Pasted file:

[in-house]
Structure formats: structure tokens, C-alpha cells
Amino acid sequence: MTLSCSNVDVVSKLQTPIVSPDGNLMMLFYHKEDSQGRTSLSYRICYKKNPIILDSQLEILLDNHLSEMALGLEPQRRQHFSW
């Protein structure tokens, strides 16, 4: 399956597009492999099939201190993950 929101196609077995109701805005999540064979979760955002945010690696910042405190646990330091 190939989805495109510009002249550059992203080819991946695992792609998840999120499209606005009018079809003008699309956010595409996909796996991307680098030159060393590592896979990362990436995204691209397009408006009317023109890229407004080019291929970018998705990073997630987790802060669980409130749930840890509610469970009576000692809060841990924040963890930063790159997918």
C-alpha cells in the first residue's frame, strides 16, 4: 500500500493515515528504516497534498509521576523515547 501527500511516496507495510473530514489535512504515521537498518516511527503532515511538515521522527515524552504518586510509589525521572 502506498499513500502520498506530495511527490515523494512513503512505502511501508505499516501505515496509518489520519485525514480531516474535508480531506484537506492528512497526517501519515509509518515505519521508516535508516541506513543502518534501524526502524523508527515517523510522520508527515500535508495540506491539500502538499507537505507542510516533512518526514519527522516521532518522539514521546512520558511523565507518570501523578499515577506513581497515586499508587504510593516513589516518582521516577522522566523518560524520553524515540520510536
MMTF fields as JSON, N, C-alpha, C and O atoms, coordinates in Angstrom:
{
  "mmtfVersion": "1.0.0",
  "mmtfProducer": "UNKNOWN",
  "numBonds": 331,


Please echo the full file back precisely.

[in-house]
Structure formats: structure tokens, C-alpha cells
Amino acid sequence: MTLSCSNVDVVSKLQTPIVSPDGNLMMLFYHKEDSQGRTSLSYRICYKKNPIILDSQLEILLDNHLSEMALGLEPQRRQHFSW
């Protein structure tokens, strides 16, 4: 399956597009492999099939201190993950 929101196609077995109701805005999540064979979760955002945010690696910042405190646990330091 190939989805495109510009002249550059992203080819991946695992792609998840999120499209606005009018079809003008699309956010595409996909796996991307680098030159060393590592896979990362990436995204691209397009408006009317023109890229407004080019291929970018998705990073997630987790802060669980409130749930840890509610469970009576000692809060841990924040963890930063790159997918």
C-alpha cells in the first residue's frame, strides 16, 4: 500500500493515515528504516497534498509521576523515547 501527500511516496507495510473530514489535512504515521537498518516511527503532515511538515521522527515524552504518586510509589525521572 502506498499513500502520498506530495511527490515523494512513503512505502511501508505499516501505515496509518489520519485525514480531516474535508480531506484537506492528512497526517501519515509509518515505519521508516535508516541506513543502518534501524526502524523508527515517523510522520508527515500535508495540506491539500502538499507537505507542510516533512518526514519527522516521532518522539514521546512520558511523565507518570501523578499515577506513581497515586499508587504510593516513589516518582521516577522522566523518560524520553524515540520510536
MMTF fields as JSON, N, C-alpha, C and O atoms, coordinates in Angstrom:
{
  "mmtfVersion": "1.0.0",
  "mmtfProducer": "UNKNOWN",
  "numBonds": 331,